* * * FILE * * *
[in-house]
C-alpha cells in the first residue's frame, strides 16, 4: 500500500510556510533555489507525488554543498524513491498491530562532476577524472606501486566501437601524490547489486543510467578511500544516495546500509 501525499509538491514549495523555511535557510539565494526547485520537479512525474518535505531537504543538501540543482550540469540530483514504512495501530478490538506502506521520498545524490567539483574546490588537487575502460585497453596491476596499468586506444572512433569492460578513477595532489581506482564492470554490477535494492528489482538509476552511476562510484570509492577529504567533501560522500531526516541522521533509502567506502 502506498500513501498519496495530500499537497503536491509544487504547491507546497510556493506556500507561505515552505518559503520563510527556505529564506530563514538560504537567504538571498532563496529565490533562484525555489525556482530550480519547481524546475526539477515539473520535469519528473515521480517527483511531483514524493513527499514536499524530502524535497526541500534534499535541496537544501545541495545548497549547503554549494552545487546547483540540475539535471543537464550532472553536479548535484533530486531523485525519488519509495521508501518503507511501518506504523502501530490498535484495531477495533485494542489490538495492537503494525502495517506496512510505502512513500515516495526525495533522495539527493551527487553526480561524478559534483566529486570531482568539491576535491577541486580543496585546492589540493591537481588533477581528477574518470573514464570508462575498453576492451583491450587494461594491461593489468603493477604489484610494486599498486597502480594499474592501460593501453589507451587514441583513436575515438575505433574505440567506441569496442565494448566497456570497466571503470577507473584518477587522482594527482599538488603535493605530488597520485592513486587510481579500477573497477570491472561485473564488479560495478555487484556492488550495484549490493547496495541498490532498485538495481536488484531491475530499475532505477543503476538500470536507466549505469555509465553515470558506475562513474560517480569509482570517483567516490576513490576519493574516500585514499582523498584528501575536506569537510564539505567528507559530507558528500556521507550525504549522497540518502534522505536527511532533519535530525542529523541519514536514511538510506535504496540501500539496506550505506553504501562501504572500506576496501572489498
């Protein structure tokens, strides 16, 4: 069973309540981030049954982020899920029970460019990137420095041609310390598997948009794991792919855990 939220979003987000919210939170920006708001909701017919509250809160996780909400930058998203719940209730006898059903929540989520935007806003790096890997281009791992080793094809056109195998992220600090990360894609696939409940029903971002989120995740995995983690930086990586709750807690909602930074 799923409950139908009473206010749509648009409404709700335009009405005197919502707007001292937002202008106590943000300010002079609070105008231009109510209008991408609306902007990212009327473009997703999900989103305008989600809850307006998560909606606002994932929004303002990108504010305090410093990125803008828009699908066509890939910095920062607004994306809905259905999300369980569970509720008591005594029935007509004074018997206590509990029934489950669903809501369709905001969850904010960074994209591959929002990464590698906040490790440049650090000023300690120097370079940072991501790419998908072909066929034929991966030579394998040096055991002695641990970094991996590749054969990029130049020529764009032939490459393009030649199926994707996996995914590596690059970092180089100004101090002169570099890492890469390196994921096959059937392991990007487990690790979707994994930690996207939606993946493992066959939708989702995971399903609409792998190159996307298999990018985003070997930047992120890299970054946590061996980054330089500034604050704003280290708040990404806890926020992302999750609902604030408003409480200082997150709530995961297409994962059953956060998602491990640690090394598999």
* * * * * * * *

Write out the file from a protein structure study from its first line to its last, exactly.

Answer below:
[in-house]
C-alpha cells in the first residue's frame, strides 16, 4: 500500500510556510533555489507525488554543498524513491498491530562532476577524472606501486566501437601524490547489486543510467578511500544516495546500509 501525499509538491514549495523555511535557510539565494526547485520537479512525474518535505531537504543538501540543482550540469540530483514504512495501530478490538506502506521520498545524490567539483574546490588537487575502460585497453596491476596499468586506444572512433569492460578513477595532489581506482564492470554490477535494492528489482538509476552511476562510484570509492577529504567533501560522500531526516541522521533509502567506502 502506498500513501498519496495530500499537497503536491509544487504547491507546497510556493506556500507561505515552505518559503520563510527556505529564506530563514538560504537567504538571498532563496529565490533562484525555489525556482530550480519547481524546475526539477515539473520535469519528473515521480517527483511531483514524493513527499514536499524530502524535497526541500534534499535541496537544501545541495545548497549547503554549494552545487546547483540540475539535471543537464550532472553536479548535484533530486531523485525519488519509495521508501518503507511501518506504523502501530490498535484495531477495533485494542489490538495492537503494525502495517506496512510505502512513500515516495526525495533522495539527493551527487553526480561524478559534483566529486570531482568539491576535491577541486580543496585546492589540493591537481588533477581528477574518470573514464570508462575498453576492451583491450587494461594491461593489468603493477604489484610494486599498486597502480594499474592501460593501453589507451587514441583513436575515438575505433574505440567506441569496442565494448566497456570497466571503470577507473584518477587522482594527482599538488603535493605530488597520485592513486587510481579500477573497477570491472561485473564488479560495478555487484556492488550495484549490493547496495541498490532498485538495481536488484531491475530499475532505477543503476538500470536507466549505469555509465553515470558506475562513474560517480569509482570517483567516490576513490576519493574516500585514499582523498584528501575536506569537510564539505567528507559530507558528500556521507550525504549522497540518502534522505536527511532533519535530525542529523541519514536514511538510506535504496540501500539496506550505506553504501562501504572500506576496501572489498
């Protein structure tokens, strides 16, 4: 069973309540981030049954982020899920029970460019990137420095041609310390598997948009794991792919855990 939220979003987000919210939170920006708001909701017919509250809160996780909400930058998203719940209730006898059903929540989520935007806003790096890997281009791992080793094809056109195998992220600090990360894609696939409940029903971002989120995740995995983690930086990586709750807690909602930074 799923409950139908009473206010749509648009409404709700335009009405005197919502707007001292937002202008106590943000300010002079609070105008231009109510209008991408609306902007990212009327473009997703999900989103305008989600809850307006998560909606606002994932929004303002990108504010305090410093990125803008828009699908066509890939910095920062607004994306809905259905999300369980569970509720008591005594029935007509004074018997206590509990029934489950669903809501369709905001969850904010960074994209591959929002990464590698906040490790440049650090000023300690120097370079940072991501790419998908072909066929034929991966030579394998040096055991002695641990970094991996590749054969990029130049020529764009032939490459393009030649199926994707996996995914590596690059970092180089100004101090002169570099890492890469390196994921096959059937392991990007487990690790979707994994930690996207939606993946493992066959939708989702995971399903609409792998190159996307298999990018985003070997930047992120890299970054946590061996980054330089500034604050704003280290708040990404806890926020992302999750609902604030408003409480200082997150709530995961297409994962059953956060998602491990640690090394598999």